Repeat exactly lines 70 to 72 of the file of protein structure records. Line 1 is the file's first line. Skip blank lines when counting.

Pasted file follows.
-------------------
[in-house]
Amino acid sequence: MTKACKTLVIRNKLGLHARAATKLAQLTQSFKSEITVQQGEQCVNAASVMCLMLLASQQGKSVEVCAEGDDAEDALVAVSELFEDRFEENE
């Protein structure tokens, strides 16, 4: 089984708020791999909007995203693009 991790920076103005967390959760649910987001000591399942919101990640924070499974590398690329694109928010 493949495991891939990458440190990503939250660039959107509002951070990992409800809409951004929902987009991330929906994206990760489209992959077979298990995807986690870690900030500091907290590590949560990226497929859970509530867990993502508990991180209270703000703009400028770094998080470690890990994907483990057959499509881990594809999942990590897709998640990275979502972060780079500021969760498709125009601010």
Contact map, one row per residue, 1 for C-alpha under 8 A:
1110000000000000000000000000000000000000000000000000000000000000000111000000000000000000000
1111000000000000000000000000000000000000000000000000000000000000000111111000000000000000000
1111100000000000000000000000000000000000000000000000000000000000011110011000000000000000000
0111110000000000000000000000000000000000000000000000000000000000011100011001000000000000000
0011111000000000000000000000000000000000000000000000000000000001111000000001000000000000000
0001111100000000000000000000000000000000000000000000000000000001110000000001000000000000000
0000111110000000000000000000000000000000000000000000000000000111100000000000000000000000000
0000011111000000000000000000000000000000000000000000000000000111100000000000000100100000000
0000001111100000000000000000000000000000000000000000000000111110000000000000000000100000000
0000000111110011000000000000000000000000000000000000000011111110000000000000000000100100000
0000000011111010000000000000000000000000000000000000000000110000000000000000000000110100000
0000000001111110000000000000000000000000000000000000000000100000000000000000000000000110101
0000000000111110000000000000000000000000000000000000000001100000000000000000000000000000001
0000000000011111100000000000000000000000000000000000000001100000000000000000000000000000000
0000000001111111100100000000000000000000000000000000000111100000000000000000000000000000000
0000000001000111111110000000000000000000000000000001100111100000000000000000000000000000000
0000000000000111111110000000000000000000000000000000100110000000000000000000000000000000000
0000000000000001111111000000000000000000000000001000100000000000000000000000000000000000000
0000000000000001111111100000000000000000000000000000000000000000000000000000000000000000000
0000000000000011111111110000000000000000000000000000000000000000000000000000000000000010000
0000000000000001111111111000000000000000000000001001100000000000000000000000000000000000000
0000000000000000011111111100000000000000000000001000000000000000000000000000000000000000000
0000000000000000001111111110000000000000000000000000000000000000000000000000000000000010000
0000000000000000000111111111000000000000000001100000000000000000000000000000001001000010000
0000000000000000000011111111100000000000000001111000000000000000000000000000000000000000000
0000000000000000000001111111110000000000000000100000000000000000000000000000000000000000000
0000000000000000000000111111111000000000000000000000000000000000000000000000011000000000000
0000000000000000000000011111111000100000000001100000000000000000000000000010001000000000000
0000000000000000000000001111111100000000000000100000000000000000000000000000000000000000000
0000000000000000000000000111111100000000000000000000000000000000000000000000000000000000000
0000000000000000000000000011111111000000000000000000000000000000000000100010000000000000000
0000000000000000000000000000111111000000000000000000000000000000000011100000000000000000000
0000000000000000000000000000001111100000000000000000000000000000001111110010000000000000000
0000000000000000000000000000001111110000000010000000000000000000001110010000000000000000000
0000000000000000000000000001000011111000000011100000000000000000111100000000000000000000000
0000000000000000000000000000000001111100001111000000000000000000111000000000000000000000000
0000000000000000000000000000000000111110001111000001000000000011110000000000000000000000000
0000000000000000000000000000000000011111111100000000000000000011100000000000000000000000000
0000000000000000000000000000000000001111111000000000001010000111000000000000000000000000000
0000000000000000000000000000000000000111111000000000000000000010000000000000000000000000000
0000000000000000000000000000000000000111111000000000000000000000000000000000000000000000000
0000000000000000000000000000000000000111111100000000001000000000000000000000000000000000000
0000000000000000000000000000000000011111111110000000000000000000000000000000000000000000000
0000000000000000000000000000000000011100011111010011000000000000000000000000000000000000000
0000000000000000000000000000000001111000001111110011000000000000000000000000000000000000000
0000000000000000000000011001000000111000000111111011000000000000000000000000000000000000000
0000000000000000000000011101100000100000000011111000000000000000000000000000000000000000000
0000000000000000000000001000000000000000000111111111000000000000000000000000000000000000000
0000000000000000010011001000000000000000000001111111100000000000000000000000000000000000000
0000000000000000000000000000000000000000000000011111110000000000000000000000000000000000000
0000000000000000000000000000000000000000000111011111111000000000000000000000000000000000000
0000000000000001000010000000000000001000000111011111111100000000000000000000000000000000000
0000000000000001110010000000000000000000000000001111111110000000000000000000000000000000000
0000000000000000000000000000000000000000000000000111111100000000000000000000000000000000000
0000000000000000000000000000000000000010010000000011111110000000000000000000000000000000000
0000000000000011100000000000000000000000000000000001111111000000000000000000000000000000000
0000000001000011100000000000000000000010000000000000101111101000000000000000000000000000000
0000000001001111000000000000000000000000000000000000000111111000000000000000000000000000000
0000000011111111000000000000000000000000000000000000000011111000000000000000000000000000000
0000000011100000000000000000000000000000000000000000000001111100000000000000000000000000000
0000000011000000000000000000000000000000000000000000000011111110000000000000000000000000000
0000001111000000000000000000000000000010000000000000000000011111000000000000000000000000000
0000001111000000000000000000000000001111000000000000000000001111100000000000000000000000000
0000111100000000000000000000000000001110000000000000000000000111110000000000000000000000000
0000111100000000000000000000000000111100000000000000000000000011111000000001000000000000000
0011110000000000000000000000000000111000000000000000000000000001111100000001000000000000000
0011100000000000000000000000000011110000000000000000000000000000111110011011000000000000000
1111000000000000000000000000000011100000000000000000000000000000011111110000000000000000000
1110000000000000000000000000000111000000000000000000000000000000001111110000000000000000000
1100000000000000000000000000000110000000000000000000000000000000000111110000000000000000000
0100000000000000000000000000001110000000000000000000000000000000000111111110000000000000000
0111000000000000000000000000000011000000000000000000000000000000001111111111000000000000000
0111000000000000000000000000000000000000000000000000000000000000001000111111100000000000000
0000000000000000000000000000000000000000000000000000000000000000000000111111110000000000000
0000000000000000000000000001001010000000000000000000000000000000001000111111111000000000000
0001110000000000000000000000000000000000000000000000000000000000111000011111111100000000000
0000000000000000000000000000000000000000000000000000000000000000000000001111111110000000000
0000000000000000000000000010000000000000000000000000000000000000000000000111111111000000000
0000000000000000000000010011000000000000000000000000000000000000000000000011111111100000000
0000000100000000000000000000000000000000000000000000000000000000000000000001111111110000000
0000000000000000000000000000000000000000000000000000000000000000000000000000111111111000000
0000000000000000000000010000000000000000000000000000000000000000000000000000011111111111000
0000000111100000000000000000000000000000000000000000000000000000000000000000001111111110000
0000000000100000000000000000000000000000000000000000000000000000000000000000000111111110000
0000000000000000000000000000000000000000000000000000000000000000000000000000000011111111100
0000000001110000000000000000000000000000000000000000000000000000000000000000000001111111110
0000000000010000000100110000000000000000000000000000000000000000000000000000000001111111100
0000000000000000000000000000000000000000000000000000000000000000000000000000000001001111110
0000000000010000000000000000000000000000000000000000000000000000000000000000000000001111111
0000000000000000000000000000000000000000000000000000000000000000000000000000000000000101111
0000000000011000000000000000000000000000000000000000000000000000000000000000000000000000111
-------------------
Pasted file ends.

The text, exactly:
0011110000000000000000000000000000111000000000000000000000000001111100000001000000000000000
0011100000000000000000000000000011110000000000000000000000000000111110011011000000000000000
1111000000000000000000000000000011100000000000000000000000000000011111110000000000000000000